(9)

We will be interested in the empirical evidence for whether such moments converge or diverge, in light of the epidemiological relationship (1).

### 2.3 Phase-type holding times

The question is then posed as to an appropriate distribution from which to draw the holding times \(\{T_{i}\}\) for the amount of time spent making new contacts on the day for which individuals provide data. In previous work [30] on a related model of contact formation we considered holding times \(T_{i}\) that were log-normally distributed. This provided a good fit to data, but was computationally intensive and lacked a mechanistic interpretation. We therefore consider here a class of distributions for the holding times that is highly flexible, but which has analytic and numerical benefits - the distributions of *phase type* [35]. Phase-type distributions are dense in the space of positive-valued probability distributions [36], meaning that they can be made arbitrarily close to any other distribution. They have a mechanistic interpretation and allow for analytic manipulations that greatly reduce the numerical cost of likelihood evaluation.

The basic idea behind the model is shown in Figure 1. A set of phases is indexed by \(a,b=1,\ldots, m\); the probability of starting in phase *a* is \(\nu_{a}\) (meaning these parameters must sum to unity); the rate of stopping making new social contacts is \(\mu_{a}\) for an individual in phase *a*; and the rate of moving from phase *a* to phase *b* is \(Q_{a,b}\). Note that different rates of making contacts in different phases are not realistically distinguishable from different times spent and so are not included as parameters. The phases have a mechanistic interpretation as the activities that individuals undertake on a given day.

In this model, the probability density function for the holding time is given by the general expression

$$ \rho(t) = \boldsymbol{\mu}^{\top} \mathrm{e}^{\mathbf{M} t} \boldsymbol{\nu} , $$

(10)

where:

$$ \begin{aligned} &\boldsymbol{\mu} = (\mu_{a});\quad\quad \boldsymbol{\nu} = (\nu_{a}) ; \\ & M_{a,a} = -M_{a} ;\quad\quad M_{a} =\mu_{a} + \sum_{b} Q_{b,a} ;\quad\quad M_{a,b\neq a} = Q_{b,a} . \end{aligned} $$

(11)

From the expressions (5), (7), (8) and (9) above, in particular through inspection of the form of the moment generating function, it is clear that the *r*th moment of the degree distribution will involve a term like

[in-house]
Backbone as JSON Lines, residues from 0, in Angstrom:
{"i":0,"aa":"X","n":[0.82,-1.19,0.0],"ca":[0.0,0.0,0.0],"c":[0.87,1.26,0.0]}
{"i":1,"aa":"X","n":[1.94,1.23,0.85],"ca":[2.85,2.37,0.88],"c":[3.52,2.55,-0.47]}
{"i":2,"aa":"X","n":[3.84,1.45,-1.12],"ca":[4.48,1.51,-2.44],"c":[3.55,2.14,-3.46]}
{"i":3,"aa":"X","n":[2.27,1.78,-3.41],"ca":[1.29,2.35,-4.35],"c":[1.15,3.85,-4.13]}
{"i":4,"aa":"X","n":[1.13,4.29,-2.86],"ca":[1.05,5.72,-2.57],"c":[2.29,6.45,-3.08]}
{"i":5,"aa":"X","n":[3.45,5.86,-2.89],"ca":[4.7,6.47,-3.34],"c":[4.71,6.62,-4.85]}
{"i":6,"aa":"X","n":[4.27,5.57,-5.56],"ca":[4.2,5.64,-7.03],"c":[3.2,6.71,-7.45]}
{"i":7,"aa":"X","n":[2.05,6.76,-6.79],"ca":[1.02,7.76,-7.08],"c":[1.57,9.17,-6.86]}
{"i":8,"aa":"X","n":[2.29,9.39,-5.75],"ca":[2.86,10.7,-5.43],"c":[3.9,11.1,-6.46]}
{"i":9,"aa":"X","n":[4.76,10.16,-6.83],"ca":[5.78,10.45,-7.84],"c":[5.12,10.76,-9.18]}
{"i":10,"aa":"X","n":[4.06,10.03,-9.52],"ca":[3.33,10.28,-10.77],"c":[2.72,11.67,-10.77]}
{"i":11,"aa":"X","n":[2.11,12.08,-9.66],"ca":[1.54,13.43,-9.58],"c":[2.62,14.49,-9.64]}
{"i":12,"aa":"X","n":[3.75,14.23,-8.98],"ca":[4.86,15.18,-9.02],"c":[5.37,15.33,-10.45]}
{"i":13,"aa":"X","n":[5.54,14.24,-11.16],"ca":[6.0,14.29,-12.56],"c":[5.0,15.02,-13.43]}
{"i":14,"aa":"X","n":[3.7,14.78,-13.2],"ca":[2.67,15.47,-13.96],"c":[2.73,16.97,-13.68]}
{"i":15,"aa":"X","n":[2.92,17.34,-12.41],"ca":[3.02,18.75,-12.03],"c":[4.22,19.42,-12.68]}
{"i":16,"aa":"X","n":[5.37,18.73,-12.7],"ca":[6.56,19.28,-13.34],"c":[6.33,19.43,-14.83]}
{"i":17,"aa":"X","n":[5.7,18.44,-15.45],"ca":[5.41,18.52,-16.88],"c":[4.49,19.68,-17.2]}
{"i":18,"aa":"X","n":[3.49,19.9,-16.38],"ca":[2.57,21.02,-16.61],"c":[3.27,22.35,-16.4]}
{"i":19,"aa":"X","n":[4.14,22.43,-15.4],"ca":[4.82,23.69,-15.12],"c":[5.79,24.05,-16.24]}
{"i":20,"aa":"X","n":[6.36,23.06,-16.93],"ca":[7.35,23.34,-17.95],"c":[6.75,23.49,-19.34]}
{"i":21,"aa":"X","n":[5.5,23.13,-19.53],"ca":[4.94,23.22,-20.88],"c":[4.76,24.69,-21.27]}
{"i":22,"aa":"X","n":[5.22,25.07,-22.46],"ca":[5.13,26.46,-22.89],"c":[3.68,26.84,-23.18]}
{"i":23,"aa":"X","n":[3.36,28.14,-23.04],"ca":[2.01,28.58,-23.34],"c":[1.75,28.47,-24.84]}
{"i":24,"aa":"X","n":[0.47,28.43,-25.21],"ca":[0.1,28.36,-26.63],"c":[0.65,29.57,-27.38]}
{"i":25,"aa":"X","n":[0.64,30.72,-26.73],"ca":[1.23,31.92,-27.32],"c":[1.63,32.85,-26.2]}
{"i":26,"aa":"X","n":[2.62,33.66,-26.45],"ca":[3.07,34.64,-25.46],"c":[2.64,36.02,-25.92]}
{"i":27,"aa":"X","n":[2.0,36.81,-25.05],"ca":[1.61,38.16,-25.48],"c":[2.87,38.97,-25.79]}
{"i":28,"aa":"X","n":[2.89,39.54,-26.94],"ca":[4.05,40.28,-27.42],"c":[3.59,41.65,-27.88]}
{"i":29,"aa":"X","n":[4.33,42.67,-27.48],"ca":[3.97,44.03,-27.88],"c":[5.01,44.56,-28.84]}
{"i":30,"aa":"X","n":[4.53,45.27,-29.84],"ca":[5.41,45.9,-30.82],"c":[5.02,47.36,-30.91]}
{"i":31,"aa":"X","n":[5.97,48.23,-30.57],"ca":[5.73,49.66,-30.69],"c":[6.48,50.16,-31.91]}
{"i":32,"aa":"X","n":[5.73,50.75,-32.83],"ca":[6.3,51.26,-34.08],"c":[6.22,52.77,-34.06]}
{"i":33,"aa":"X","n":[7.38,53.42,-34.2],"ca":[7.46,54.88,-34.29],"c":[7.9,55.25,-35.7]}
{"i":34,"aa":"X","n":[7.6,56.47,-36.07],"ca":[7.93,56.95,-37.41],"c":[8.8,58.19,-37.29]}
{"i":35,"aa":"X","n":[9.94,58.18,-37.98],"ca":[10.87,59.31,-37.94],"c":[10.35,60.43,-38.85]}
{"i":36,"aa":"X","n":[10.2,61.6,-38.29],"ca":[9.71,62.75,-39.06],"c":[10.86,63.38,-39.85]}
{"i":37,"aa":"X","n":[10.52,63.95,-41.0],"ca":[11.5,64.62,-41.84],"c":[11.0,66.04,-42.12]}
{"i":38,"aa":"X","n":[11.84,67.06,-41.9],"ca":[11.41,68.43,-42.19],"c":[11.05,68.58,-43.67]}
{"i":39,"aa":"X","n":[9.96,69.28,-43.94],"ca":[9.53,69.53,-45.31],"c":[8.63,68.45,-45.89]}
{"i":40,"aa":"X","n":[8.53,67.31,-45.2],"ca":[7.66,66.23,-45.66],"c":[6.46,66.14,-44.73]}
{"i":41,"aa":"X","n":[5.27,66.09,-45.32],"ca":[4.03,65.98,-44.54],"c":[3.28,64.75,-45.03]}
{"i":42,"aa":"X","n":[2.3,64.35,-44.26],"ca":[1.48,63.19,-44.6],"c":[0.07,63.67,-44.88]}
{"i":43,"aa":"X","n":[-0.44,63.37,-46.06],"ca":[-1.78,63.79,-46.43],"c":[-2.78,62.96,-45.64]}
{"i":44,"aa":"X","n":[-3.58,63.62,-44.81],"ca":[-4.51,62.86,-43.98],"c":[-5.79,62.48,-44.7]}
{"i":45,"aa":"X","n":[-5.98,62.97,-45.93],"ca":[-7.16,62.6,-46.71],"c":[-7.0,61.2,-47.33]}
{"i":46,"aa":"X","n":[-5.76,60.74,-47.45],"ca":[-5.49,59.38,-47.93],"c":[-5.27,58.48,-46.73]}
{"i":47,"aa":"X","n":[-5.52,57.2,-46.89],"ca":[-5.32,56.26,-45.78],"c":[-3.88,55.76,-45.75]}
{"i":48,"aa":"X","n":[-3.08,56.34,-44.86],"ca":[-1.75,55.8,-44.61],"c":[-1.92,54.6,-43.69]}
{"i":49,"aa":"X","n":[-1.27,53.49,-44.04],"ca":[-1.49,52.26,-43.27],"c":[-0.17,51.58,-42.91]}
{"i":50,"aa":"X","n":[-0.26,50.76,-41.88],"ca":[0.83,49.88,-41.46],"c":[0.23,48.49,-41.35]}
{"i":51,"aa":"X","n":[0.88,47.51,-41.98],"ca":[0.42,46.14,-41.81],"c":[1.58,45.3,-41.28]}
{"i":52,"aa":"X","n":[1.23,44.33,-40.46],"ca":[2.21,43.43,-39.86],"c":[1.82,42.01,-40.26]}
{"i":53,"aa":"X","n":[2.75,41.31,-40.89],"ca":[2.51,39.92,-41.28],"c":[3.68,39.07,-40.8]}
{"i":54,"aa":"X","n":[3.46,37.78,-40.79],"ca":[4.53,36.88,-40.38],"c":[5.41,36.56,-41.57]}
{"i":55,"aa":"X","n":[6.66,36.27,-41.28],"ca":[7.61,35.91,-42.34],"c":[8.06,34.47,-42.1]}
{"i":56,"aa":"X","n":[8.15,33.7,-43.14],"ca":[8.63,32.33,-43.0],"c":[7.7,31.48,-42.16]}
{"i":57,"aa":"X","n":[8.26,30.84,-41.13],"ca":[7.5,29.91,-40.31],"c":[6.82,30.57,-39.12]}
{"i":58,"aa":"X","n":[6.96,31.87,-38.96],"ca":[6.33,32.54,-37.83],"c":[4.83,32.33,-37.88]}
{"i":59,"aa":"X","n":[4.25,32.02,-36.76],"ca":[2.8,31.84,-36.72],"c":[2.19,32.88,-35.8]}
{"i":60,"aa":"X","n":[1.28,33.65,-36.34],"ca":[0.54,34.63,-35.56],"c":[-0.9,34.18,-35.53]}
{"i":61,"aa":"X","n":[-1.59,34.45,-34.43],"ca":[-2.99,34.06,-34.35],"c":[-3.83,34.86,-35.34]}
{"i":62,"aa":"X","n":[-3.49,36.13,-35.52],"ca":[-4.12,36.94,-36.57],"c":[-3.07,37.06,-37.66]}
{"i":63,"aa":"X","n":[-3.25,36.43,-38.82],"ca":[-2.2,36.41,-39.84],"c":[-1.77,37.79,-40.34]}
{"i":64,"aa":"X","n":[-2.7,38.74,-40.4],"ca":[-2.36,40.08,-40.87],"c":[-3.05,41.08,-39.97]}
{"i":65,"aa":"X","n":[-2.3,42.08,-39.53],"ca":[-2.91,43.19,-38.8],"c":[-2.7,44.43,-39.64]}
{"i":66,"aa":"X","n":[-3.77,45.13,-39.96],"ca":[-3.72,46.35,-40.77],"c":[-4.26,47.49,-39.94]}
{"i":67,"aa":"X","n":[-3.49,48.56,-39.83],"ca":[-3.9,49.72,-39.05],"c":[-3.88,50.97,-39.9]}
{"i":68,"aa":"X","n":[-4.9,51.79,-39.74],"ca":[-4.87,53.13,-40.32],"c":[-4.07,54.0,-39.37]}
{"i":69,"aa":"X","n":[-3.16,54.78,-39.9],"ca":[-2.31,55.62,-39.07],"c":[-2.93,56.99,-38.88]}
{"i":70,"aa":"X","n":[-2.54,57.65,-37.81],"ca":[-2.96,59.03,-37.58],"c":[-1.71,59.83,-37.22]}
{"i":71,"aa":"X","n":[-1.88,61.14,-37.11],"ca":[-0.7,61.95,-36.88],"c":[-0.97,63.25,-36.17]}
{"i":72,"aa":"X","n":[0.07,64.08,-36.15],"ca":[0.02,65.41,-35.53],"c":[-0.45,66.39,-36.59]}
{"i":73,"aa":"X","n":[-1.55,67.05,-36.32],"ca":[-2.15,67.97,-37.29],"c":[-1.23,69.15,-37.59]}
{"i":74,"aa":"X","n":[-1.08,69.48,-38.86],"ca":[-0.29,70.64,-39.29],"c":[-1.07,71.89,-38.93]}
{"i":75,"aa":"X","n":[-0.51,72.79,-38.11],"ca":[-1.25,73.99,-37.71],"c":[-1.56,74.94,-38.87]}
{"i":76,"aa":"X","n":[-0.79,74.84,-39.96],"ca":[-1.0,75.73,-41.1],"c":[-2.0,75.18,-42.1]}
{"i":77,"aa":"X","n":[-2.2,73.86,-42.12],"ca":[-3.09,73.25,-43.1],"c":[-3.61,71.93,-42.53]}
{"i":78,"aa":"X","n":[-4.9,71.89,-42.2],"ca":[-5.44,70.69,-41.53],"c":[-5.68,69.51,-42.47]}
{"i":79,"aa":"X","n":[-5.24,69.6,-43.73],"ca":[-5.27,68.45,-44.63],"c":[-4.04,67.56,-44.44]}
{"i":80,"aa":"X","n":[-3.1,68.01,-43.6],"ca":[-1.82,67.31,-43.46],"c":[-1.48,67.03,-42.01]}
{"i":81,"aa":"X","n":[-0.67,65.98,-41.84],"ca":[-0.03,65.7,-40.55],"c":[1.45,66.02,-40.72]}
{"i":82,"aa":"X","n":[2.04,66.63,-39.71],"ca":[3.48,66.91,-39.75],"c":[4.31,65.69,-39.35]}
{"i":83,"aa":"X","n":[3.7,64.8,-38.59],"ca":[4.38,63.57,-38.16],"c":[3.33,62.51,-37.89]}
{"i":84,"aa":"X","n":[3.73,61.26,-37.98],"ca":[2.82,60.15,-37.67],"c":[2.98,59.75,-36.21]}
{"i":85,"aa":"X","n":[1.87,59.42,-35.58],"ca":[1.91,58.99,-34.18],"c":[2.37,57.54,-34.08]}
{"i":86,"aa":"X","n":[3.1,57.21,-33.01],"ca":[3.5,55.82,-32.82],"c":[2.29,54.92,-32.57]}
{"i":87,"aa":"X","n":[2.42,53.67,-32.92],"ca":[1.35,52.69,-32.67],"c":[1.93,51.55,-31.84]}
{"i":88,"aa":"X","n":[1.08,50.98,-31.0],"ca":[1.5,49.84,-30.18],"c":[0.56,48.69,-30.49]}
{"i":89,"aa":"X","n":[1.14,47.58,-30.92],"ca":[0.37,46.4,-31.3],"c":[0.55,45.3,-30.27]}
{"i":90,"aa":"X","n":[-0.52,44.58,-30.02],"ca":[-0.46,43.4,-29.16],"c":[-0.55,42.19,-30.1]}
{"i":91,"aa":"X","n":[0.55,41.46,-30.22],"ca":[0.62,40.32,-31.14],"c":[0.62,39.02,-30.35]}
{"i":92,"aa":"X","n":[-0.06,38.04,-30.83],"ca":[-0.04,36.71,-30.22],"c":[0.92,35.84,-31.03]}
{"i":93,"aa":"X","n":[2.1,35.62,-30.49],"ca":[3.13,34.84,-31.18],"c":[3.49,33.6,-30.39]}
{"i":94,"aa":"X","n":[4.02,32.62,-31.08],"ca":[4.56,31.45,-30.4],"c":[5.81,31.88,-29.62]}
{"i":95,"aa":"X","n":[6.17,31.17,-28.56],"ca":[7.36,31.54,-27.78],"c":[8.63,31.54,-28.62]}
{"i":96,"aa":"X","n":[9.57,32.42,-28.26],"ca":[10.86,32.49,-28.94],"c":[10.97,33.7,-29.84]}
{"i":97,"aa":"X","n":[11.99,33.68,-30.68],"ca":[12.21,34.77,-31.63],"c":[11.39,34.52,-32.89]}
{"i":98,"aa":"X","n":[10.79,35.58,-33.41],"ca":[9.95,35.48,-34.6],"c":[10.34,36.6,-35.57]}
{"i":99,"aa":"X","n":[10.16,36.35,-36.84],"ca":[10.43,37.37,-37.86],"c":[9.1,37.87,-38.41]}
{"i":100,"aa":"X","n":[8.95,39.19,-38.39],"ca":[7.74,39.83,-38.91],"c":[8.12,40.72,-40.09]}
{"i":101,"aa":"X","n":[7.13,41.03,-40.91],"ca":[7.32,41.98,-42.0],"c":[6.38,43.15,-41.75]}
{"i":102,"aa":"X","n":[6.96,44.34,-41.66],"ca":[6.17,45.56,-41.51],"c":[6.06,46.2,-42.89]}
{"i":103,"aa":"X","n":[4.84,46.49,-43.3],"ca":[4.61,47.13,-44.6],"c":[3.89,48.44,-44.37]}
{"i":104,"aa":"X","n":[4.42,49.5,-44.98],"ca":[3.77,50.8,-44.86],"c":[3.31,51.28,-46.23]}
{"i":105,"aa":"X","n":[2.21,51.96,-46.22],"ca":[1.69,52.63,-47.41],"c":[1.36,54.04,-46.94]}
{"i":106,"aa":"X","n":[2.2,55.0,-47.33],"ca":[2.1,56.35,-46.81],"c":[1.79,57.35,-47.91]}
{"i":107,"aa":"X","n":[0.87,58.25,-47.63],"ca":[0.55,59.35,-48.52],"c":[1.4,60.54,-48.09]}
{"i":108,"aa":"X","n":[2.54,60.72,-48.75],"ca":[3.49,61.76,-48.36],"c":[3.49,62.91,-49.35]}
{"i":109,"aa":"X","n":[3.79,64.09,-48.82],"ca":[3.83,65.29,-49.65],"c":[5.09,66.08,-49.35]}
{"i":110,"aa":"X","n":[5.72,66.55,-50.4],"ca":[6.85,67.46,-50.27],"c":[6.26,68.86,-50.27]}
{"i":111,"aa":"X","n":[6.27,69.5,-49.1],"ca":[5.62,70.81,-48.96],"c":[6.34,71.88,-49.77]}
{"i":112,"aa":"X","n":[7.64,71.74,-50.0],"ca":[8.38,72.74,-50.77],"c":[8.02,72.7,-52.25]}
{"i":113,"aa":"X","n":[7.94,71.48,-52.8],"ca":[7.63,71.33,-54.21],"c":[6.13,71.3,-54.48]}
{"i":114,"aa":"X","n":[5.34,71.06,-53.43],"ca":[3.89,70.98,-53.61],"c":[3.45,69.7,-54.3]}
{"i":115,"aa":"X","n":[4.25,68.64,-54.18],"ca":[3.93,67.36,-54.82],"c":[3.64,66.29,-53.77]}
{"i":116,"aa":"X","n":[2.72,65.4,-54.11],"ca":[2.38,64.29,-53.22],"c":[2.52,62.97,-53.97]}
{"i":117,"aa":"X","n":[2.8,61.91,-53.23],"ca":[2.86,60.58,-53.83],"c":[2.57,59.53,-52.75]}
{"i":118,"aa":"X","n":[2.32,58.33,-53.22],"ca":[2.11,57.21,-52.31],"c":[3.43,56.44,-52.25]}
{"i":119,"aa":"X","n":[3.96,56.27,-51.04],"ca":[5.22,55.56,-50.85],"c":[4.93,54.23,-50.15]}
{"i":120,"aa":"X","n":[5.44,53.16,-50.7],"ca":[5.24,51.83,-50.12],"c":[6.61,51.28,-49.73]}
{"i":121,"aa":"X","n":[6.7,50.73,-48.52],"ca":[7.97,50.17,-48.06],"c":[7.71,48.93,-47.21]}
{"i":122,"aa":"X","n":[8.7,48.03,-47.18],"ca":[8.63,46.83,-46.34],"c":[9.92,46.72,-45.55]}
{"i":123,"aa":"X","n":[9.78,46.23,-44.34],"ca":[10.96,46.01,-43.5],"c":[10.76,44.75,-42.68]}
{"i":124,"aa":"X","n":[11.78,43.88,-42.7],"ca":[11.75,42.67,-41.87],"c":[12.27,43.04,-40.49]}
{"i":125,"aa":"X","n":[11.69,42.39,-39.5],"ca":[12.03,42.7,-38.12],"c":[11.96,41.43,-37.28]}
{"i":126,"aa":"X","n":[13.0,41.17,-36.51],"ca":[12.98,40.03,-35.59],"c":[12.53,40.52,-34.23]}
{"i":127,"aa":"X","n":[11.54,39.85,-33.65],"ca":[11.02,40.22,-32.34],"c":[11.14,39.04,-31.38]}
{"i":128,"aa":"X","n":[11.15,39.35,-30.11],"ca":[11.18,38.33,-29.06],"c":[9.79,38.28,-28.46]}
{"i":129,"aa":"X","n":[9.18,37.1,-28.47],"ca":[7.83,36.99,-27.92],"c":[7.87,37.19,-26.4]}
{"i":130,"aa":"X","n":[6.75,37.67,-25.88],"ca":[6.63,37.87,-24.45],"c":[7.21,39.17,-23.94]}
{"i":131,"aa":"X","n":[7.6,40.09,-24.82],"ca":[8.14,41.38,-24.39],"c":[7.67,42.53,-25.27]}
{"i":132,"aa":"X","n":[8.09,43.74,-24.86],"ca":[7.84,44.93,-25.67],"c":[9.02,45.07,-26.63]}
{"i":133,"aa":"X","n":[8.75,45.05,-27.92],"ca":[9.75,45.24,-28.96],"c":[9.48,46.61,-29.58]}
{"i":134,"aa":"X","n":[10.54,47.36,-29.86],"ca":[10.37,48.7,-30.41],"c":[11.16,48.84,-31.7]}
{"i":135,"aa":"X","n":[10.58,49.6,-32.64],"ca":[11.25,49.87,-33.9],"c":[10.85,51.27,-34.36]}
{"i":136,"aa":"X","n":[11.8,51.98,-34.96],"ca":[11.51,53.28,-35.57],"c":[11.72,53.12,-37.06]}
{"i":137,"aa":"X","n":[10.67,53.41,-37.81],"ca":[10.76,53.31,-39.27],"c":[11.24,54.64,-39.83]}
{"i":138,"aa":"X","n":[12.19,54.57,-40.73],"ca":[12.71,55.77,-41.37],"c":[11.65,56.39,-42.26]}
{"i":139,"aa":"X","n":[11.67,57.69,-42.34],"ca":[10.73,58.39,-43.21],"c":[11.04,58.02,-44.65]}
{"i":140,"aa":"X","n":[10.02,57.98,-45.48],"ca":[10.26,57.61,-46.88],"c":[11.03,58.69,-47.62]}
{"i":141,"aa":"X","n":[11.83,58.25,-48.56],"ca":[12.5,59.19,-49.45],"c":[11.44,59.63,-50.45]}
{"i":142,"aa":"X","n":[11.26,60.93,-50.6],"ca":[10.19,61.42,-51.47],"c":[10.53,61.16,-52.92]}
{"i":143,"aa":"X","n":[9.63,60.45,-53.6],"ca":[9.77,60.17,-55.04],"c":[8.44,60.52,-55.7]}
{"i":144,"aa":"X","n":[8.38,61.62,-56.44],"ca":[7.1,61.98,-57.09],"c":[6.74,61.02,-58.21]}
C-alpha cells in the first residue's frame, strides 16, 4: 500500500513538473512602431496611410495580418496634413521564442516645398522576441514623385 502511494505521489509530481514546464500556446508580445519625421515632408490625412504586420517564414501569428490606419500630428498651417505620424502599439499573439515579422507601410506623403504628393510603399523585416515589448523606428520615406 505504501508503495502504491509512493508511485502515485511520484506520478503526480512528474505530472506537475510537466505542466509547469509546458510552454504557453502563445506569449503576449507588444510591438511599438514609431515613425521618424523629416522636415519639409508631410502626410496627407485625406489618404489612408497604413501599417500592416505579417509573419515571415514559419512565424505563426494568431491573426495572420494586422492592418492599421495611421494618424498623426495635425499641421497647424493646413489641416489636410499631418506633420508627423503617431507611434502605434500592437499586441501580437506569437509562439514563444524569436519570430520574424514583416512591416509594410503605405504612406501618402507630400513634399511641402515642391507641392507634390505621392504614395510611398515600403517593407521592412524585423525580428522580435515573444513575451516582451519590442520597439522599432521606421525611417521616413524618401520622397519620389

$$ \mathcal{I}_{r} = \int_{t=0}^{\infty} \mathrm{e}^{r\tau t} \rho(t) \,\mathrm{d}t = \boldsymbol{\mu}^{\top} \int_{t=0}^{\infty} \mathrm{e}^{(\mathbf{M} + r\tau\mathbf{I})t} \,\mathrm{d}t \boldsymbol {\nu} , $$

(12)

where **I** is the identity matrix. Let \(\mathbf{A} = \mathbf {M} + r\tau \mathbf{I}\); this matrix is triangular and so its eigenvalues are equal to its diagonal elements; in particular the *a*th eigenvalue of **A** is \(\lambda_{a} = -M_{a} + r \tau\). If we let **R** be a matrix whose *a*th column is the *a*th right eigenvector of **A** and **L** be a matrix whose *a*th row is the *a*th left eigenvector of **A** then

$$ \mathcal{I}_{r} = \boldsymbol{\mu}^{\top} \int _{t=0}^{\infty} \mathbf{L}^{-1} \mathbf{L} \mathrm{e}^{\mathbf{A}t} \mathbf{R} \mathbf{R}^{-1} \,\mathrm{d}t \boldsymbol{\nu} = \boldsymbol{\mu}^{\top} \mathbf{L}^{-1} \int _{t=0}^{\infty} \mathbf{D} \,\mathrm{d}t \mathbf{R}^{-1}\boldsymbol{\nu} , $$

(13)

where **D** is a diagonal matrix whose *a*th diagonal element is \(\mathrm{e}^{\lambda_{a} t}\). The integral \(\mathcal{I}_{r}\) therefore converges exactly when ∀*a*, \(\lambda_{a}<0\), which implies that the condition for divergence of the *r*th moment is

$$ \overline{m}_{r} \text{ diverges}\quad \Leftrightarrow\quad \exists a \text{ such that } \tau> M_{a}/r . $$

(14)

In general, however, combination of (10) and (6) is not the most numerically efficient method for calculation of the overall probability mass function for final number of contacts \(K_{i}(T_{i})\) and a different approach is needed.